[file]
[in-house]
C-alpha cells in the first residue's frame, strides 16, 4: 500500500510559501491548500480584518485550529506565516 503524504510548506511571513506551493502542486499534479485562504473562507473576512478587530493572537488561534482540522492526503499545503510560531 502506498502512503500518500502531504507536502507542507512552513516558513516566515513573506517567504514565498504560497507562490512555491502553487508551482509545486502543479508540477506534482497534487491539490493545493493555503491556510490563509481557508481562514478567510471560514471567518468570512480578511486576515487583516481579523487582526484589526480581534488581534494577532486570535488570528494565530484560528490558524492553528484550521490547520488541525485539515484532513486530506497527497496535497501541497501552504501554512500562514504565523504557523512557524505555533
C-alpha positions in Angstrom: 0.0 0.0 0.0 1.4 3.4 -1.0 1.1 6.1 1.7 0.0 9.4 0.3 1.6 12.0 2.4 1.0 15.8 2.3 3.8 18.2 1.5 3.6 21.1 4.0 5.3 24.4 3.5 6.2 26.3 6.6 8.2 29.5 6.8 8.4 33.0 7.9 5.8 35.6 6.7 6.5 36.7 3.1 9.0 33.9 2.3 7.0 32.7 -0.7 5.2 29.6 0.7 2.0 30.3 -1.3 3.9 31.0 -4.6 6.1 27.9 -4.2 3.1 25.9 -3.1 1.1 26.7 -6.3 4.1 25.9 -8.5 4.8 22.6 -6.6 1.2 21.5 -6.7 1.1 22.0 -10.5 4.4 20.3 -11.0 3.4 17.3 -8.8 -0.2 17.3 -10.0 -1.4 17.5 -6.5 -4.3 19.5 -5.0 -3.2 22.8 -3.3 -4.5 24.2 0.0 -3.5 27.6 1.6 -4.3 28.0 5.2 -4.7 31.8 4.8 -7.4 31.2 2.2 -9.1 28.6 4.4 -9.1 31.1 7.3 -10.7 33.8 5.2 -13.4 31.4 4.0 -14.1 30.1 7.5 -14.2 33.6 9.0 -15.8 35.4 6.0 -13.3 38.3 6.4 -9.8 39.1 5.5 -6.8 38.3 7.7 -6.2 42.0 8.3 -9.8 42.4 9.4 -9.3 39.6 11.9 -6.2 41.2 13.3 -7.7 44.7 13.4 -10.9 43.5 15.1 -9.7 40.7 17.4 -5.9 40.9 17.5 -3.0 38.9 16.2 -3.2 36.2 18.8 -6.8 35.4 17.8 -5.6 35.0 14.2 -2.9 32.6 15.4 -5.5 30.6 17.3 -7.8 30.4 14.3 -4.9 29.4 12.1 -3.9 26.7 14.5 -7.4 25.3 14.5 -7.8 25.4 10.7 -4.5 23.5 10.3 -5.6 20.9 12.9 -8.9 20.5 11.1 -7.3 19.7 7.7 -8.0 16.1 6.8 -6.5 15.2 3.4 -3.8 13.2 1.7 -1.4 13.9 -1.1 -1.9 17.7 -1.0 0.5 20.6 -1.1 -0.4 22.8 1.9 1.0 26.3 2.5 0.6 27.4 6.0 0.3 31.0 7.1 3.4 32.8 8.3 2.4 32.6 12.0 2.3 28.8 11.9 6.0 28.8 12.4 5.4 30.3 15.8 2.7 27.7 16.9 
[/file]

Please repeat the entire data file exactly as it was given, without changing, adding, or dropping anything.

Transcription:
[in-house]
C-alpha cells in the first residue's frame, strides 16, 4: 500500500510559501491548500480584518485550529506565516 503524504510548506511571513506551493502542486499534479485562504473562507473576512478587530493572537488561534482540522492526503499545503510560531 502506498502512503500518500502531504507536502507542507512552513516558513516566515513573506517567504514565498504560497507562490512555491502553487508551482509545486502543479508540477506534482497534487491539490493545493493555503491556510490563509481557508481562514478567510471560514471567518468570512480578511486576515487583516481579523487582526484589526480581534488581534494577532486570535488570528494565530484560528490558524492553528484550521490547520488541525485539515484532513486530506497527497496535497501541497501552504501554512500562514504565523504557523512557524505555533
C-alpha positions in Angstrom: 0.0 0.0 0.0 1.4 3.4 -1.0 1.1 6.1 1.7 0.0 9.4 0.3 1.6 12.0 2.4 1.0 15.8 2.3 3.8 18.2 1.5 3.6 21.1 4.0 5.3 24.4 3.5 6.2 26.3 6.6 8.2 29.5 6.8 8.4 33.0 7.9 5.8 35.6 6.7 6.5 36.7 3.1 9.0 33.9 2.3 7.0 32.7 -0.7 5.2 29.6 0.7 2.0 30.3 -1.3 3.9 31.0 -4.6 6.1 27.9 -4.2 3.1 25.9 -3.1 1.1 26.7 -6.3 4.1 25.9 -8.5 4.8 22.6 -6.6 1.2 21.5 -6.7 1.1 22.0 -10.5 4.4 20.3 -11.0 3.4 17.3 -8.8 -0.2 17.3 -10.0 -1.4 17.5 -6.5 -4.3 19.5 -5.0 -3.2 22.8 -3.3 -4.5 24.2 0.0 -3.5 27.6 1.6 -4.3 28.0 5.2 -4.7 31.8 4.8 -7.4 31.2 2.2 -9.1 28.6 4.4 -9.1 31.1 7.3 -10.7 33.8 5.2 -13.4 31.4 4.0 -14.1 30.1 7.5 -14.2 33.6 9.0 -15.8 35.4 6.0 -13.3 38.3 6.4 -9.8 39.1 5.5 -6.8 38.3 7.7 -6.2 42.0 8.3 -9.8 42.4 9.4 -9.3 39.6 11.9 -6.2 41.2 13.3 -7.7 44.7 13.4 -10.9 43.5 15.1 -9.7 40.7 17.4 -5.9 40.9 17.5 -3.0 38.9 16.2 -3.2 36.2 18.8 -6.8 35.4 17.8 -5.6 35.0 14.2 -2.9 32.6 15.4 -5.5 30.6 17.3 -7.8 30.4 14.3 -4.9 29.4 12.1 -3.9 26.7 14.5 -7.4 25.3 14.5 -7.8 25.4 10.7 -4.5 23.5 10.3 -5.6 20.9 12.9 -8.9 20.5 11.1 -7.3 19.7 7.7 -8.0 16.1 6.8 -6.5 15.2 3.4 -3.8 13.2 1.7 -1.4 13.9 -1.1 -1.9 17.7 -1.0 0.5 20.6 -1.1 -0.4 22.8 1.9 1.0 26.3 2.5 0.6 27.4 6.0 0.3 31.0 7.1 3.4 32.8 8.3 2.4 32.6 12.0 2.3 28.8 11.9 6.0 28.8 12.4 5.4 30.3 15.8 2.7 27.7 16.9 